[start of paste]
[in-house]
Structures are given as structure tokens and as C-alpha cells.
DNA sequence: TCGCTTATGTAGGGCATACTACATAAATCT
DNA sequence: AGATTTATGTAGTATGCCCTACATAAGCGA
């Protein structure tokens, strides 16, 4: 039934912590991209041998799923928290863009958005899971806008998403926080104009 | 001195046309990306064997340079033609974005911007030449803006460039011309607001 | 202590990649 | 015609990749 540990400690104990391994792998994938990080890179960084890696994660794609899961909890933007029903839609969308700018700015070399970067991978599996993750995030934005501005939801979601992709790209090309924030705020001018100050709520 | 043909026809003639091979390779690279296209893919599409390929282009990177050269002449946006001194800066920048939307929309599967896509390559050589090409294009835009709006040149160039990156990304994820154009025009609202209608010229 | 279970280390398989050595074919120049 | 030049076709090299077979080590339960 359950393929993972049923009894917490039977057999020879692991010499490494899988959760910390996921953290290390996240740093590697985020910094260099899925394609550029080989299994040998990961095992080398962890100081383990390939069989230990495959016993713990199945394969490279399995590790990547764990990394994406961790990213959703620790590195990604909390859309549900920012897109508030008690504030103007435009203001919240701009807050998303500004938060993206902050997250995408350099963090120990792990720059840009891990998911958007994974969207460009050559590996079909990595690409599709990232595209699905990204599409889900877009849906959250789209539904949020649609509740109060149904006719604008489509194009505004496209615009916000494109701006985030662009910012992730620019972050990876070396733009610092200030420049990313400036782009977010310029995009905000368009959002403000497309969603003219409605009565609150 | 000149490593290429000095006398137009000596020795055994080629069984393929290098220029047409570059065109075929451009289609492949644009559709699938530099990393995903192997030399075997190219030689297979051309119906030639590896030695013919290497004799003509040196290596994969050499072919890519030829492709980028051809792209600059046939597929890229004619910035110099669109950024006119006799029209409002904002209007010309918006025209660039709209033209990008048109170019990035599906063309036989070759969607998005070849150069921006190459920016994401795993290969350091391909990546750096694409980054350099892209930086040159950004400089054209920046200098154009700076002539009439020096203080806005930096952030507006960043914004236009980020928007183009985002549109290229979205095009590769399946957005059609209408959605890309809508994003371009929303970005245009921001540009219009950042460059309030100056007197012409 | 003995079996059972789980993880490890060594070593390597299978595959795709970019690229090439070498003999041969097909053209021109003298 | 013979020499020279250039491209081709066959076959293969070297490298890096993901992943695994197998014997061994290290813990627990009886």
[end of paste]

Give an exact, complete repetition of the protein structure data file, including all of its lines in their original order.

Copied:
[in-house]
Structures are given as structure tokens and as C-alpha cells.
DNA sequence: TCGCTTATGTAGGGCATACTACATAAATCT
DNA sequence: AGATTTATGTAGTATGCCCTACATAAGCGA
């Protein structure tokens, strides 16, 4: 039934912590991209041998799923928290863009958005899971806008998403926080104009 | 001195046309990306064997340079033609974005911007030449803006460039011309607001 | 202590990649 | 015609990749 540990400690104990391994792998994938990080890179960084890696994660794609899961909890933007029903839609969308700018700015070399970067991978599996993750995030934005501005939801979601992709790209090309924030705020001018100050709520 | 043909026809003639091979390779690279296209893919599409390929282009990177050269002449946006001194800066920048939307929309599967896509390559050589090409294009835009709006040149160039990156990304994820154009025009609202209608010229 | 279970280390398989050595074919120049 | 030049076709090299077979080590339960 359950393929993972049923009894917490039977057999020879692991010499490494899988959760910390996921953290290390996240740093590697985020910094260099899925394609550029080989299994040998990961095992080398962890100081383990390939069989230990495959016993713990199945394969490279399995590790990547764990990394994406961790990213959703620790590195990604909390859309549900920012897109508030008690504030103007435009203001919240701009807050998303500004938060993206902050997250995408350099963090120990792990720059840009891990998911958007994974969207460009050559590996079909990595690409599709990232595209699905990204599409889900877009849906959250789209539904949020649609509740109060149904006719604008489509194009505004496209615009916000494109701006985030662009910012992730620019972050990876070396733009610092200030420049990313400036782009977010310029995009905000368009959002403000497309969603003219409605009565609150 | 000149490593290429000095006398137009000596020795055994080629069984393929290098220029047409570059065109075929451009289609492949644009559709699938530099990393995903192997030399075997190219030689297979051309119906030639590896030695013919290497004799003509040196290596994969050499072919890519030829492709980028051809792209600059046939597929890229004619910035110099669109950024006119006799029209409002904002209007010309918006025209660039709209033209990008048109170019990035599906063309036989070759969607998005070849150069921006190459920016994401795993290969350091391909990546750096694409980054350099892209930086040159950004400089054209920046200098154009700076002539009439020096203080806005930096952030507006960043914004236009980020928007183009985002549109290229979205095009590769399946957005059609209408959605890309809508994003371009929303970005245009921001540009219009950042460059309030100056007197012409 | 003995079996059972789980993880490890060594070593390597299978595959795709970019690229090439070498003999041969097909053209021109003298 | 013979020499020279250039491209081709066959076959293969070297490298890096993901992943695994197998014997061994290290813990627990009886």